Mindset Determines How We Age
by Thrangu Rinpoche

Keep a cheerful, calm state of mind. Try not to overthink
when we are unhappy. This is beneficial to both our body and mind,
and helps to slow down the ageing process.

Elderly Tibetans often circle stupas and make prostrations. This is a kind of dharma practice, and also a type of physical exercise. Due to cultural differences, elderly populations elsewhere have different habits and customs. However, I think the main difference lies in whether or not they have encountered the dharma.


Generally, in their spare time, Buddhists listen to the teachings or stay at home to practice or recite prayers, so they don’t easily become upset. Elderly non-Buddhists mostly reside in places without the dharma or do not have the chance to learn about the dharma. Even though they might lead comfortable lives, they tend to have more negative thinking. Once they retire and have nothing to do, they tend to feel more bored and lonely.

The most important thing for older people is to not be pessimistic. We should not constantly think, “Oh, I am too old. I am really struggling a lot” and focus solely on negative things.

We should often be cautious not to give rise to thoughts of jealousy, pride, and anger. When they do arise, we have to realise that these negative thoughts are of no use to us.

Older people in different situations experience distinct afflictions and suffering. For example, some have more anger and are short-tempered, others suffer more from physical pain. Fortunately, there are ways to face all these afflictions and suffering.


According to the Treasury of Abhidharma, there are three causes for the afflictions to arise: not abandoning the kernels of the afflictions, the object being present, and inappropriate attention. An older person with more anger in them, for example, has not abandoned the kernel of anger. When they see an object that angers them, they develop inappropriate attention. This means that they persistently think about the person who angered them and the terrible things that person has done. They feel this way even if the person never directly harmed them, due to the influence of inappropriate attention.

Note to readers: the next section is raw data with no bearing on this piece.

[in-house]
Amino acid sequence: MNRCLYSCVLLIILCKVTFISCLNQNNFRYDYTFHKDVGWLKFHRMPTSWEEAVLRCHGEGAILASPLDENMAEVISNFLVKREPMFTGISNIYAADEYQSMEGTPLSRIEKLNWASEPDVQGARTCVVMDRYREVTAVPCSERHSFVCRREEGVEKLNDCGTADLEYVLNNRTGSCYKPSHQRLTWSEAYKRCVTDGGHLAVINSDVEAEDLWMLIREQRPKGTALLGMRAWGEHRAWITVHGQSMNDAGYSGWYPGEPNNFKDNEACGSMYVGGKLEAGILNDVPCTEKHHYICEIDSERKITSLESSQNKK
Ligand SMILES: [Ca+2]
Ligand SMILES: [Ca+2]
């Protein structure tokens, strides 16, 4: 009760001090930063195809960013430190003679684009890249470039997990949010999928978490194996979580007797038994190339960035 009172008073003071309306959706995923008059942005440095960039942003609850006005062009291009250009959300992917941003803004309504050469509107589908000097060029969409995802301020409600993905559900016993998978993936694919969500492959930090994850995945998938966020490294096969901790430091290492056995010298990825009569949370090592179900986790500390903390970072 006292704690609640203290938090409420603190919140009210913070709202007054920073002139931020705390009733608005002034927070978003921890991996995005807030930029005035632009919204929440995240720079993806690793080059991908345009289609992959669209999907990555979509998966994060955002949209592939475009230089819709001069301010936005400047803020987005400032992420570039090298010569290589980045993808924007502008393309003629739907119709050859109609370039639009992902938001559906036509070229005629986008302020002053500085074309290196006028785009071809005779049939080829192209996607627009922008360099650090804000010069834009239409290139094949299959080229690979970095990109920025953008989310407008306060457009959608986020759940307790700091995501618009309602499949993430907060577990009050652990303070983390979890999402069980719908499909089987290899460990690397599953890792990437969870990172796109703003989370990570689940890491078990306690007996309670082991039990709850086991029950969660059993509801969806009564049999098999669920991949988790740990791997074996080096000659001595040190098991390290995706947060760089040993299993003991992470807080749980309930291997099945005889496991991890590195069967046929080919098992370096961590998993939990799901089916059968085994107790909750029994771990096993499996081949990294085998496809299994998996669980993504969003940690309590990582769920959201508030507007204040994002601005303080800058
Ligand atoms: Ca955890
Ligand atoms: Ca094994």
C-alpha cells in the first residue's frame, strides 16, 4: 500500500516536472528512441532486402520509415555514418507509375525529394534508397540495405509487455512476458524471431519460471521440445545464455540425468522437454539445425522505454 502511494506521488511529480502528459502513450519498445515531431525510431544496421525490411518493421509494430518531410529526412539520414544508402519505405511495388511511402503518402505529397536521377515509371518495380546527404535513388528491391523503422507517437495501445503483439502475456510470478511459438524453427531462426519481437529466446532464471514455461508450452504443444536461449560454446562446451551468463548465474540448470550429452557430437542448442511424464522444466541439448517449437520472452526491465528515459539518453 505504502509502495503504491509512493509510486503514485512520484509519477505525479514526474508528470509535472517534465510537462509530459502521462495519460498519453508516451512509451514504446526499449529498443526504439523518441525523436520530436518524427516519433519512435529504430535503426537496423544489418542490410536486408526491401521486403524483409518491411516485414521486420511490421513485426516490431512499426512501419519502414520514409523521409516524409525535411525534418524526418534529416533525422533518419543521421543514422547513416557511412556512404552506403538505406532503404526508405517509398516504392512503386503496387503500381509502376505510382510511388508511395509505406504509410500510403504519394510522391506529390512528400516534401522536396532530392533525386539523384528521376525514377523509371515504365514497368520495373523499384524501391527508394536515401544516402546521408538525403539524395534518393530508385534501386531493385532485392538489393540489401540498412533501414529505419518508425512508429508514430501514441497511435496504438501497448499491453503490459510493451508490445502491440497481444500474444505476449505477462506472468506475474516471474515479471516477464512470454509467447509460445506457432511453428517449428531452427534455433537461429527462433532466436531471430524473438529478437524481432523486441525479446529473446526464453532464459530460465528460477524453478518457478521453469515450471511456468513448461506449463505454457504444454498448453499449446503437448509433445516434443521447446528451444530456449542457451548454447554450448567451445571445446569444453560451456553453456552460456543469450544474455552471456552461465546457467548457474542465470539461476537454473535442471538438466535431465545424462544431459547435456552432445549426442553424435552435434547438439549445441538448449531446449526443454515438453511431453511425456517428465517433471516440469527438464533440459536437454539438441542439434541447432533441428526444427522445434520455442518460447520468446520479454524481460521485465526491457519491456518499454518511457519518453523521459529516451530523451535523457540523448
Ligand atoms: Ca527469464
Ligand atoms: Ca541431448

Afflictions arise when the causes and conditions, namely the kernels, object, and inappropriate attention are present. We can handle the situation by thinking logically, and approaching it from an objective and positive perspective. The person who angered us might have had no alternative, which is something with which we can empathise. We ourselves probably also behaved wrongly at that time. Using a logical approach, based on reasoning, helps to diminish our anger, and makes it easier for us to cultivate loving-kindness and compassion. This practice is suitable for older people with more anger in them.


Some of us experience mental suffering, but constantly feeling sorry for ourselves is not constructive. We should consider the fact that there are many people in this world suffering just like we are. We are not the only ones experiencing pain.

We should try to think about what we can do to alleviate the pain of others. We can recite prayers and make dedications for them.

Thinking and practising like this also reduces our own worries and suffering.

In general, we should try to cultivate devotion towards the dhar­ma. We can do things like reciting prayers, circling stupas, and meditating to help us develop devotion.

In a way, we can say that people living in Asia are very fortunate. Although it is rare to find stupas in most places, they can visit monasteries, meditate there, and make offerings and aspirations, which are all excellent practices.

In addition, some older people may suffer from serious illnesses and experience various physical discomforts. They should make use of the opportunity to pray to the Medicine Buddha, practice his sadhana, and recite his mantra.


As an older person, I make a habit of reminding myself that being able to age like this is such a wonderful and fortunate thing. It is proof of my longevity. We should make use of our precious time to practice the dharma.

We need to be optimistic and joyful and remind ourselves that not everyone is able to live as long as we have. This is not easy to achieve, so we must treasure our ageing process and give rise to inner joy.

Keep a cheerful, calm state of mind. Try not to overthink when we are unhappy. This is beneficial to both our body and mind and helps to slow down the ageing process. A body and mind that is calm and cheerful is extremely beneficial to us.